#148: Asking for Funding

Asking for FundingThis week on CIO Playbook with Jeffrey Hurley, I am continuing our discussion on project manager with some of the secrets to asking for funding of your organization or the project. Understanding how to ask for money and recognizing that it is very much a fund-raising activity is a very important component of the project delivery process. I suggested that managing a project portfolio is very similar to managing an investment portfolio; one of the primary activities in an investment portfolio is the process of raising funds. Once you have determined a project should be part of your portfolio you will then need to get the needed budget funding to begin the analysis and design work..

Avoid the Lecture and Present Solutions

Have a conversation and blend in the facts. Most of us know what it is like to be lectured to, thus it is best to avoid the perception of lecturing your audience; it will turn them against your ideas. We should be focusing on how to get our point across through the demonstration of understanding the business challenges the organization is facing and how technology will assist in solving the problem. As technology leaders we should be problem solvers and coming up with creative solutions to business challenges. If we wait for our business partners to come to us or to have a solution then you will end up losing the first mover advantages that could be reaped from adopting new technologies in your organization.

Be prepared to be challenged on what your assumptions are and what math you used to arrive at your conclusions. Healthy challenges to ideas is good, it will ensure that important risks can be avoided.

Be Straightforward and Transparent

We all know technology is expensive; business leaders, non-technology professionals, and technology professionals all know this. Thus we should not be afraid to discuss costs when we are seeking to provide a technology solution. Each audience is different, so picking the appropriate timing for sharing the cost of your projects is something that, as presenter, we need to discern. I have found that this can very day-to-day.

Be aware that even though technology is expensive, whenever “finance” asks for money back we seem to be able to find it. We are all aware that when we estimate our budget, it is usually months in advance of when we plan to spend it. Thus, things will change by the time we start spending money and it will most likely cost more than what we estimated. This is in direct conflict with our ability to give money from our budget back to “finance” when they are looking for cost savings. So how do you reconcile this dichotomy? This is a micro versus macro challenge and his hard to demonstrate easily. However, showing that individual projects make sense, yet when looked at across the whole portfolio individual issues get blended,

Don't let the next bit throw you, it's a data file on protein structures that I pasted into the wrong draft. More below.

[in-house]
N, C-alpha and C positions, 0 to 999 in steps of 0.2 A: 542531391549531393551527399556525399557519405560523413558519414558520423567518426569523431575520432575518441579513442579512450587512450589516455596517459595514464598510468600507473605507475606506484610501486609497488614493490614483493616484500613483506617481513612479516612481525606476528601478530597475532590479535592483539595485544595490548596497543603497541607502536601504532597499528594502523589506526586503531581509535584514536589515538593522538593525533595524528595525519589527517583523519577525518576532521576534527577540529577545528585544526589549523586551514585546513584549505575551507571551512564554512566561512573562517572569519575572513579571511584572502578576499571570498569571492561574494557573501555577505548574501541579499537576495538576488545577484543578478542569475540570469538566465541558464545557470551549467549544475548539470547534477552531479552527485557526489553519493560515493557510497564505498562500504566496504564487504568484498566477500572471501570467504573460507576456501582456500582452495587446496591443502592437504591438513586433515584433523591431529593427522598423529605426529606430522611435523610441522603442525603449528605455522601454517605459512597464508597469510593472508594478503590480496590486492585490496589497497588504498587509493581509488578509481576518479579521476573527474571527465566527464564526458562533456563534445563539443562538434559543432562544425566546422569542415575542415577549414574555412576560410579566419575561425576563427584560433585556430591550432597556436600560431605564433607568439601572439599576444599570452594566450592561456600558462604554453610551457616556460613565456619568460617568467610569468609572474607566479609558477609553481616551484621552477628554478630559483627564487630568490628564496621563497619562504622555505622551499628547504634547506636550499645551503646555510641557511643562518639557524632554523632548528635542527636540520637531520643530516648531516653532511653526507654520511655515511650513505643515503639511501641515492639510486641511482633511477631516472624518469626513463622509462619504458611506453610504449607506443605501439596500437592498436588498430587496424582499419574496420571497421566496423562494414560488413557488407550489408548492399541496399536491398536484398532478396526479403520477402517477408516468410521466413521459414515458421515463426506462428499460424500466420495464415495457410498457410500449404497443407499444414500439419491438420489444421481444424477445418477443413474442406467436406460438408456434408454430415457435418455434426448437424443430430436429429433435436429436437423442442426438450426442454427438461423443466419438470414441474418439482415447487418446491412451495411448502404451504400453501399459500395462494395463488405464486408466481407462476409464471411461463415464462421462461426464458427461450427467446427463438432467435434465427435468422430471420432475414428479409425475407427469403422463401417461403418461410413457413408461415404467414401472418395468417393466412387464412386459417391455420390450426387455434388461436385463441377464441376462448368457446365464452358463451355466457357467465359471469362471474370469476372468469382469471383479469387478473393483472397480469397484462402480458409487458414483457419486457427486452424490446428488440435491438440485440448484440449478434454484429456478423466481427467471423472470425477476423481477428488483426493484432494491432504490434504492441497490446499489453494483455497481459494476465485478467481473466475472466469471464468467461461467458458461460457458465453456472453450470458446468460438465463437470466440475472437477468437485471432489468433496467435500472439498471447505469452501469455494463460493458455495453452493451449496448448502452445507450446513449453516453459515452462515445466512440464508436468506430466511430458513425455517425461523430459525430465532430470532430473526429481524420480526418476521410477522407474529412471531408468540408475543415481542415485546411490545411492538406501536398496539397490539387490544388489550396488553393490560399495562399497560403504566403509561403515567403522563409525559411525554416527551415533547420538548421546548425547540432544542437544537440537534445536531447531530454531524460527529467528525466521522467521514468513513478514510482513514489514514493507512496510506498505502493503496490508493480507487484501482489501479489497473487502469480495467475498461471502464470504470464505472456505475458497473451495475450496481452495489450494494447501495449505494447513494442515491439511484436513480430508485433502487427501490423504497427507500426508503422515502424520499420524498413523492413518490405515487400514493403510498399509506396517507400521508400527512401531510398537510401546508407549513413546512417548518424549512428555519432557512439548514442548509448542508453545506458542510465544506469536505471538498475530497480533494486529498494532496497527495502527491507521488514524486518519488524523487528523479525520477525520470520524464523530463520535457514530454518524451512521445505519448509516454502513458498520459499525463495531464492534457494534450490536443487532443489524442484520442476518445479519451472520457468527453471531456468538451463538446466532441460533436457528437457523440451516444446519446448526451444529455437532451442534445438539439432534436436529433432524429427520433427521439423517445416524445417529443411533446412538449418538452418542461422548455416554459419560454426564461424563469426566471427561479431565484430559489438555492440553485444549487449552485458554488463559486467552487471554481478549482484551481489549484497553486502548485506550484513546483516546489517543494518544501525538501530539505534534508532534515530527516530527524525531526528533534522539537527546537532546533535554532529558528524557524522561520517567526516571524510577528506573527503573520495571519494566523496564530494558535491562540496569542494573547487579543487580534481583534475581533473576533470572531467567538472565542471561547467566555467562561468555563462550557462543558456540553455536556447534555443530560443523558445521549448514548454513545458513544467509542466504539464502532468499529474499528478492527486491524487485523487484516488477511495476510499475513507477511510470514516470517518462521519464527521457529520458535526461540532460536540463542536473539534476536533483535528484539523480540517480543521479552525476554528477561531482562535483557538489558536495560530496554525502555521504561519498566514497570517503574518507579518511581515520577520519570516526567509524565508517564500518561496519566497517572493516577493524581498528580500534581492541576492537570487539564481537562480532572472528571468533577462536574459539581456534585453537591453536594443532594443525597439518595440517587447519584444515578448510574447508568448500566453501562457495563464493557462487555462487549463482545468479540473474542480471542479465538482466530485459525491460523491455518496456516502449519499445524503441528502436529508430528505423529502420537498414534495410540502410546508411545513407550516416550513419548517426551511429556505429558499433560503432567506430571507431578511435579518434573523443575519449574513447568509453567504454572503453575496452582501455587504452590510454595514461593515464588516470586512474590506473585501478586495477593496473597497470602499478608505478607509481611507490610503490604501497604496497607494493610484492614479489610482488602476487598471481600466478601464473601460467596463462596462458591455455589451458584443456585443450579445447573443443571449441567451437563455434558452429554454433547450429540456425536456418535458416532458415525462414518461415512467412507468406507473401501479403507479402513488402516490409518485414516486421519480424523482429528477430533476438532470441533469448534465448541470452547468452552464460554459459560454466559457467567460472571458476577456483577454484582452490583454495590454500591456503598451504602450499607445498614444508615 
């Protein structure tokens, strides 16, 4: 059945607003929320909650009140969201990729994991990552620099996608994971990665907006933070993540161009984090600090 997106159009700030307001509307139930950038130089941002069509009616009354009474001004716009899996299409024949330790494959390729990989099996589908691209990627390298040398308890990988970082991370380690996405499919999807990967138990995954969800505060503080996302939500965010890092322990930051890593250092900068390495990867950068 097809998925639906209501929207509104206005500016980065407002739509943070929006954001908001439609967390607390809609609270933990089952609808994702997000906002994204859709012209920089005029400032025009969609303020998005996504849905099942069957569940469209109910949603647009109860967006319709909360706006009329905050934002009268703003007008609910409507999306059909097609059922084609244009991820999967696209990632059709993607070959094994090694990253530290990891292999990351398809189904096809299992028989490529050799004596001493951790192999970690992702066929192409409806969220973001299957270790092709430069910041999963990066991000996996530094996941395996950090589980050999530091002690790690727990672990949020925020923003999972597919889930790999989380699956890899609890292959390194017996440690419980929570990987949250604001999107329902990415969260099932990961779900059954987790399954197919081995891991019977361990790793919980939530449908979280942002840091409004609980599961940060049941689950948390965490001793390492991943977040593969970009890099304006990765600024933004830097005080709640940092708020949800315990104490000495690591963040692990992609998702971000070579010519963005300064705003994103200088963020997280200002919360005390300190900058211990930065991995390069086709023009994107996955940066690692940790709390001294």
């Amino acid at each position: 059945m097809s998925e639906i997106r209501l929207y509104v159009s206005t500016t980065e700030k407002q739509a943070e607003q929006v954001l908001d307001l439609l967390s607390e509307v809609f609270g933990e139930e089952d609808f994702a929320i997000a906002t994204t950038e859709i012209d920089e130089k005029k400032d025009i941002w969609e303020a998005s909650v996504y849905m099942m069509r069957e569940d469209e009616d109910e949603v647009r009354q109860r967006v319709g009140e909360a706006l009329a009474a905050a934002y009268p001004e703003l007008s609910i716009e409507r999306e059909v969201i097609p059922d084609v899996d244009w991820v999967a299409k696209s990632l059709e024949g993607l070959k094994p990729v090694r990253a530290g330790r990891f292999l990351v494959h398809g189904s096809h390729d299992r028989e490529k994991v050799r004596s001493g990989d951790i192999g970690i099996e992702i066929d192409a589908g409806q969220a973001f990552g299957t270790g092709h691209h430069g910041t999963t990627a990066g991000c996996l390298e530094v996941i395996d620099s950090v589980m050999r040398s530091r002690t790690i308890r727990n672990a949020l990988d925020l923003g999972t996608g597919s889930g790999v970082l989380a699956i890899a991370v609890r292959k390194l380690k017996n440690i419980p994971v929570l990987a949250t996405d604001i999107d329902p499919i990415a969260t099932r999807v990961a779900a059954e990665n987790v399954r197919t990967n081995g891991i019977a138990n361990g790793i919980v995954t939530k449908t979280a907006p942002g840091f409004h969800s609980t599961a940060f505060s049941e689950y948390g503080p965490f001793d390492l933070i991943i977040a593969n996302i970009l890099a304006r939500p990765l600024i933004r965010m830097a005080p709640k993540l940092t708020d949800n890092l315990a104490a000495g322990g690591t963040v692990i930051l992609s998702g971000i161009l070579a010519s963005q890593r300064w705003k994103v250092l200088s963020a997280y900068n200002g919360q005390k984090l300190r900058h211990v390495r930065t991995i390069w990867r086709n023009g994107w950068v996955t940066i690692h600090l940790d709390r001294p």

Demonstrate the Benefits

In episode #147 I discussed the building of a better business case. This point is where you will leverage the business case. Being able to demonstrate how spending money on technology will enable the future, drive revenue, or provide multiple key soft-dollar performance improvements will enable the business leadership team to make the best possible decisions on technology spend.

Avoid Fear Tactics

Many studies say that for personal decisions we are motivated by fear or by pleasure, however, fear tended to be a stronger motivator. I have found that while fear does create action it becomes tiresome and the decision-making team does not look forward to negative reinforcement. If you want to consistently gain support for your ideas and projects find ways to demonstrate the positive benefit they provide over fear-mongering.

Practice Beforehand

Practice, practice, practice. I can’t say it enough. Going in prepared is the most important thing you can do to get your projects and budgets funded. Having the necessary confidence comes from practice. Many of you will claim that you can “wing it” and do fine and I argue this will not produce your best performance. All sports teams practice, all actors practice, weddings even have rehearsals. Choosing not to practice is selling yourself short.

Conclusion

The best approach to getting the fund you need for your next project is to be transparent about the process of determining the costs, the benefits, and having a conversation with the business leadership teams. It is clear that most of our business leaders do not want to understand technology, they want their issues resolved they aren’t interested in the details of how you solve them. The reality of our situation as technology leaders is we have to demonstrate an understanding of our businesses we support, delivery to the current business need, while laying the strategic foundation for the future.

Notes:

Photo Credit: Lake, Howard. “Funding.” Flickr. Yahoo!, 22 Aug. 2010. Web. 31 May 2015.

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